695  culture that encourages a meaningful partnership between them
  696  and provides quality support.
  697         (c)Therefore, in keeping with national trends, it is the
  698  intent of the Legislature to bring birth parents and foster
  699  parents together in order to build strong relationships that
  700  lead to more successful reunifications and more stability for
  701  children being fostered in out-of-home care.
  703         (a)General provisions.—In order to ensure that children in
  704  out-of-home care achieve legal permanency as soon as possible,
  705  to reduce the likelihood that they will re-enter care or that
  706  other children in the family are abused or neglected or enter
  707  out-of-home care, and to ensure that families are fully prepared
  708  to resume custody of their children, the department and
  709  community-based care lead agencies shall develop and support
  710  relationships between foster families and the legal parents of
  711  children in out-of-home care to the extent that it is safe and
  712  in the child’s best interest, by:
  713         1. Facilitating telephone communication between the foster
  714  parent and the birth or legal parent as soon as possible after
  715  the child is placed in the home.
  716         2. Facilitating and attending an in-person meeting between
  717  the foster parent and the birth or legal parent within 2 weeks
  718  after placement.
  719         3. Developing and supporting a plan for birth or legal
  720  parents to participate in medical appointments, educational and
  721  extra-curricular activities, and other events involving the
  722  child.
  723         4.Facilitating participation by the foster parent in
  724  visitation between the birth parent and child.
  725         5.Involving the foster parent in planning meetings with
  726  the birth parent.
  727         6.Developing and implementing effective transition plans
  728  for the child’s return home or placement in any other living
  729  environment.
  730         7.Supporting continued contact between the foster family
  731  and the child after the child returns home or moves to another
  732  permanent living arrangement.
  733         8. Supporting continued connection with the birth parent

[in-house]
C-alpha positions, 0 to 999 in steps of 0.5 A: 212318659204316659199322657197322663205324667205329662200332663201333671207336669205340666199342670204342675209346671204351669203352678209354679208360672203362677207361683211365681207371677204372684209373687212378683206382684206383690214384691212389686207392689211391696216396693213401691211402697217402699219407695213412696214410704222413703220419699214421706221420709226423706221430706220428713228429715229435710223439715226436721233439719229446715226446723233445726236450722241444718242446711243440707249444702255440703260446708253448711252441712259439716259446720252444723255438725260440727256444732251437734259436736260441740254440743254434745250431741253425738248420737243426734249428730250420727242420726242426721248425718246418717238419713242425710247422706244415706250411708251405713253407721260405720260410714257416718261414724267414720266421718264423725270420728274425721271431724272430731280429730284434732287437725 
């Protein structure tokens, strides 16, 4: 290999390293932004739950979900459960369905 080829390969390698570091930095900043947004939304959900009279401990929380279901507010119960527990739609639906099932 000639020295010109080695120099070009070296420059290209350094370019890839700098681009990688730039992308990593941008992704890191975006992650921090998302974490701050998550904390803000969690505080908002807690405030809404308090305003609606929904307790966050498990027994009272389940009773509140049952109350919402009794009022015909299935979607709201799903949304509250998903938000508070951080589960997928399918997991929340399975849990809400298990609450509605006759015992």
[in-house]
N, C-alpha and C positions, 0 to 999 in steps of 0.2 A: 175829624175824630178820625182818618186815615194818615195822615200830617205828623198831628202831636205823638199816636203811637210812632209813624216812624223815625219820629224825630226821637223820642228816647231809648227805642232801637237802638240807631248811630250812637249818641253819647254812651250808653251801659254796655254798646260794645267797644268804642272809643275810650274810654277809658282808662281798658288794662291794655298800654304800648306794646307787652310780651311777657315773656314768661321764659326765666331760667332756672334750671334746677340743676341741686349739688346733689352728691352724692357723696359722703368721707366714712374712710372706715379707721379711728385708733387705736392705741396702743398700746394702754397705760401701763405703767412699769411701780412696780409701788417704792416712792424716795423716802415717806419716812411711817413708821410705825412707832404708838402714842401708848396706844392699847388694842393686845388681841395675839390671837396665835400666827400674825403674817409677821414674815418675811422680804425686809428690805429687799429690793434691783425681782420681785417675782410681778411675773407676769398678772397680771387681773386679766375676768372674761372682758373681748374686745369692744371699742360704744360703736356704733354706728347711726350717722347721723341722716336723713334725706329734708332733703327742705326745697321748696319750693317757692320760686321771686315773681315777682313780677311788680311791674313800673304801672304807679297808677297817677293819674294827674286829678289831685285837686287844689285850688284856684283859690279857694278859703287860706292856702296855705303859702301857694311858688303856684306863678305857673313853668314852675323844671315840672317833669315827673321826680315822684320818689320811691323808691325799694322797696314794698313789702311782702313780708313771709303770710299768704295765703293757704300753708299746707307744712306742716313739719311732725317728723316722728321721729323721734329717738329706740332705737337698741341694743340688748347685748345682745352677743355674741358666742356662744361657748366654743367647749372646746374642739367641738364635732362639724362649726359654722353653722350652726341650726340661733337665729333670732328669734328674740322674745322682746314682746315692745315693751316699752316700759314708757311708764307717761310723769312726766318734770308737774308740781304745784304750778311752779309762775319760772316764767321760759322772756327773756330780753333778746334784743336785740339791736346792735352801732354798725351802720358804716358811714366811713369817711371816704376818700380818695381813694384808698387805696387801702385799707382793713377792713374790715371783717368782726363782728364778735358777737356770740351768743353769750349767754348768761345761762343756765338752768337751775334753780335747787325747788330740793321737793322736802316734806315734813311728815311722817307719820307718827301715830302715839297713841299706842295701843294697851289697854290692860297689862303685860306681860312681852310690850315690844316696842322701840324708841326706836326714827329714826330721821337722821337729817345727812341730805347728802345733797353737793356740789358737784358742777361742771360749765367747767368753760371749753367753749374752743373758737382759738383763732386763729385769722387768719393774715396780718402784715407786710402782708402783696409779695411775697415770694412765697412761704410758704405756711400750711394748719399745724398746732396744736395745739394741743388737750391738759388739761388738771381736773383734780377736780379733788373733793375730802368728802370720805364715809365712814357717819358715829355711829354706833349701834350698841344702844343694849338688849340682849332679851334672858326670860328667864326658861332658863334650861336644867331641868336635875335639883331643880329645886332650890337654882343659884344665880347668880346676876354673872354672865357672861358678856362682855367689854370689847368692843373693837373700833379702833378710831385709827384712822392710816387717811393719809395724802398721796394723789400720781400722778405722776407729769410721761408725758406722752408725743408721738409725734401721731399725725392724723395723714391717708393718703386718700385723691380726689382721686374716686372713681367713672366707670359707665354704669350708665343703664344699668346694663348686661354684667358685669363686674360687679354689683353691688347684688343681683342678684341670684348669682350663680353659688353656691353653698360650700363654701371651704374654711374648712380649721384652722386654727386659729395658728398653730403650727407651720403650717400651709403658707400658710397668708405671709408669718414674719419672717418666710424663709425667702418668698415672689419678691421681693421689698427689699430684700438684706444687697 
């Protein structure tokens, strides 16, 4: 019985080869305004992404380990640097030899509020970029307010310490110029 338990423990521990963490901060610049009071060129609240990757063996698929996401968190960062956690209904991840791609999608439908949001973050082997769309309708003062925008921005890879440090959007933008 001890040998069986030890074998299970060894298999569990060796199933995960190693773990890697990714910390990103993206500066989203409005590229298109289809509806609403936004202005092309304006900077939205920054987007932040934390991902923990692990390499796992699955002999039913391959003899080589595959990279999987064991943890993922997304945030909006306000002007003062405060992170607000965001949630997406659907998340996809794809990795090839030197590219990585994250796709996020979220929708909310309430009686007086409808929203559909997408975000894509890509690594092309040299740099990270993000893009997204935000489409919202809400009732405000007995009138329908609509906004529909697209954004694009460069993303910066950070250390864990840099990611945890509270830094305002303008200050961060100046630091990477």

734  after adoption.
  735         (b)Responsibilities.—To ensure that a child in out-of-home
  736  care receives support for healthy development which gives him or
  737  her the best possible opportunity for success, foster parents,
  738  birth parents, the department, community-based care lead agency
  739  staff, and other agency staff, as applicable, shall work
  740  cooperatively in a respectful partnership by adhering to the
  741  following requirements:
  742         1. All members of the partnership must interact and
  743  communicate professionally with one another, must share all
  744  relevant information promptly, and must respect the
  745  confidentiality of all information related to a child and his or
  746  her family.
  747         2.Caregivers, the family, the department, community-based
  748  care lead agency staff, and other agency staff must participate
  749  in developing a case plan for the child and family, and all
  750  members of the team must work together to implement the plan.
  751  Caregivers must participate in all team meetings or court
  752  hearings related to the child’s care and future plans. The
  753  department, community-based care lead agency staff, and other
  754  agency staff must support and facilitate caregiver participation
  755  through timely notification of such meetings and hearings and an
  756  inclusive process, and by providing alternative methods for
  757  participation for caregivers who cannot be physically present at
  758  a meeting or hearing.
  759         3.Excellent parenting is a reasonable expectation of
  760  caregivers. Caregivers must provide, and the department,
  761  community-based care lead agency staff, and other agency staff
  762  must support, excellent parenting. “Excellent parenting” means a
  763  loving commitment to the child and the child’s safety and well
  764  being; appropriate supervision and positive methods of
  765  discipline; encouragement of the child’s strengths; respect for
  766  the child’s individuality and likes and dislikes; providing